Did you know?
Dogs, like humans, experience Rapid Eye Movement (REM) sleep. REM sleep is when dreaming occurs. While adult dogs spend up to 12% of their sleep time in REM, puppies spend more so that their developing brains can process all those new sights, sounds, and smells they experience every day.
The rich man’s guardian and the poor man’s friend,
The only creature faithful to the end. – George Crabbe
The noble Cane Corso traces his line back to the ancient Roman molosser dogs. Ancestors of the Cane Corso (pronounced Cawnie Corso) were used in war and fighting in the circuses of the Roman Empire.
Once common throughout Italy, he is now primarily found in southern Italy. The Cane’s predecessors were big game hunters that showed power, courage, and agility, and later proved their skills as drovers and guardians of livestock, property, and family on Italian farms.
His name comes from the Italian “cane” which means “dog” and the Latin “cohors”, which means “protector”. He has also been called the Italian Mastiff.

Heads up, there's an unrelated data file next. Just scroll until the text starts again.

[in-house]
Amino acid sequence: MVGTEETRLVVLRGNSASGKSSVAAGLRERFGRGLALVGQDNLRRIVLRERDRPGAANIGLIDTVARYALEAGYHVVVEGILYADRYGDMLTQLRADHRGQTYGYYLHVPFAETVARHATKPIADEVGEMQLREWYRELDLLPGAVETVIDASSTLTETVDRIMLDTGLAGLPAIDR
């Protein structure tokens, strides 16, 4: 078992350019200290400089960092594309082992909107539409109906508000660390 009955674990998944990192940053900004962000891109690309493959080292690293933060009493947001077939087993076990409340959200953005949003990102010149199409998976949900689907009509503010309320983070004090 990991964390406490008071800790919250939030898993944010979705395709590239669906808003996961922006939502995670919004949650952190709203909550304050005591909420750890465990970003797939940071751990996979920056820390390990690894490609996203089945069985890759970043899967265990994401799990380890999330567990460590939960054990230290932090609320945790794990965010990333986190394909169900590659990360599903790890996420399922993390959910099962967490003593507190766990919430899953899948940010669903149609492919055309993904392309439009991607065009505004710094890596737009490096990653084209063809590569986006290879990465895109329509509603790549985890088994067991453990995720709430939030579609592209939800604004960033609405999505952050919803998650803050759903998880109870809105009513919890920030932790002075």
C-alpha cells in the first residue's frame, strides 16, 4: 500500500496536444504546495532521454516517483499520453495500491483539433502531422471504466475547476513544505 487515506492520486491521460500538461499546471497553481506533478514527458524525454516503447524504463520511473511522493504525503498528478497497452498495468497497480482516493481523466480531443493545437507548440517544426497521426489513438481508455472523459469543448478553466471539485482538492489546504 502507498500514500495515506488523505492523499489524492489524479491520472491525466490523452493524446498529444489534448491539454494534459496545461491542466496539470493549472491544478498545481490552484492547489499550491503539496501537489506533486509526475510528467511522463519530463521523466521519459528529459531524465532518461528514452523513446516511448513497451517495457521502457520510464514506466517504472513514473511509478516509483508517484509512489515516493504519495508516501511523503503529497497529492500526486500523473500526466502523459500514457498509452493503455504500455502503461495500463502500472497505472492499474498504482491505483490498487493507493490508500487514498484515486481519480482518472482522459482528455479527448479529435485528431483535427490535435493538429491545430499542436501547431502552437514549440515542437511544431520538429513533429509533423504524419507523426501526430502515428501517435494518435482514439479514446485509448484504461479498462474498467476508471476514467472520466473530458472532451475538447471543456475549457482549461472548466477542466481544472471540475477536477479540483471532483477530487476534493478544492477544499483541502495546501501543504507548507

In a 2017 study by Evžen Korec a link was found between the lifespan of the Cane Corso and his coat colour. Two hundred and thirty-two dogs across 25 countries, found an average life span of 9.3 years. However, the longest living were black brindle dogs (10.3 years) followed by brindle dogs (10.1 years), grey brindle dogs (9.8 years), fawn dogs (9.0 years), black dogs (9.0 years), grey dogs (9.0 years) and other colour dogs (8.1 years).
Photos displayed courtesy of J. Moryski, Avitus Cane Corso, Alberta
This impressive animal stands up to 27 inches (68 cm) tall at the shoulders and may weigh as much as 110 pounds (50 kg). The ears may or may not be cropped, but the tail is docked. The short, dense, harsh coat requires minimal weekly grooming. The coat may be black, lead grey, slate, light fawn (yellowish), stag red, or brindle. A black mask is present in fawn coloured dogs.
The modern Cane is a stable, generally relaxed but protective dog with a strong sense of territory and purpose. He is loyal and submissive to his family, but suspicious and aloof with strangers. Dogs of this breed today are excellent interpreters of human gestures and react only when necessary.
Early socialization and training are critical as this dog can be highly dominant toward people and other dogs, Fortunately, he is very intelligent and trainable. When properly socialized, he is gentle and protective with children. The Cane craves regular affection, attention and interaction with his family. The International Cane Corso Federation does not recommend this dog for first-time dog owners; those who have had experience raising and training dominant dogs are best suited for the breed.